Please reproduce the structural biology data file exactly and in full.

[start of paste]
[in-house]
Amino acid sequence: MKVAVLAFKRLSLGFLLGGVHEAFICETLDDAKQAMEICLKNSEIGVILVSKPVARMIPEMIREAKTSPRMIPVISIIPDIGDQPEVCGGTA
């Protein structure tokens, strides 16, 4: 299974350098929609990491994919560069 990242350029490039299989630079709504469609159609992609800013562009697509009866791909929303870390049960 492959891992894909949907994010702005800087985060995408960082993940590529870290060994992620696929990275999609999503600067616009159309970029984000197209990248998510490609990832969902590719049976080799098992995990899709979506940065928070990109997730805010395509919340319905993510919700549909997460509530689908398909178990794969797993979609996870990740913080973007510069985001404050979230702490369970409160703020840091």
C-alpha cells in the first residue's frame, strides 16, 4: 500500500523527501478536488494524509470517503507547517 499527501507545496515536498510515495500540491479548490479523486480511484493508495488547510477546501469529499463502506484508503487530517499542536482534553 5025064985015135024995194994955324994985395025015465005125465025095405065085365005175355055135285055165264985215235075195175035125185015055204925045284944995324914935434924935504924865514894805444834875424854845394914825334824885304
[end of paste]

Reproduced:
[in-house]
Amino acid sequence: MKVAVLAFKRLSLGFLLGGVHEAFICETLDDAKQAMEICLKNSEIGVILVSKPVARMIPEMIREAKTSPRMIPVISIIPDIGDQPEVCGGTA
């Protein structure tokens, strides 16, 4: 299974350098929609990491994919560069 990242350029490039299989630079709504469609159609992609800013562009697509009866791909929303870390049960 492959891992894909949907994010702005800087985060995408960082993940590529870290060994992620696929990275999609999503600067616009159309970029984000197209990248998510490609990832969902590719049976080799098992995990899709979506940065928070990109997730805010395509919340319905993510919700549909997460509530689908398909178990794969797993979609996870990740913080973007510069985001404050979230702490369970409160703020840091």
C-alpha cells in the first residue's frame, strides 16, 4: 500500500523527501478536488494524509470517503507547517 499527501507545496515536498510515495500540491479548490479523486480511484493508495488547510477546501469529499463502506484508503487530517499542536482534553 5025064985015135024995194994955324994985395025015465005125465025095405065085365005175355055135285055165264985215235075195175035125185015055204925045284944995324914935434924935504924865514894805444834875424854845394914825334824885304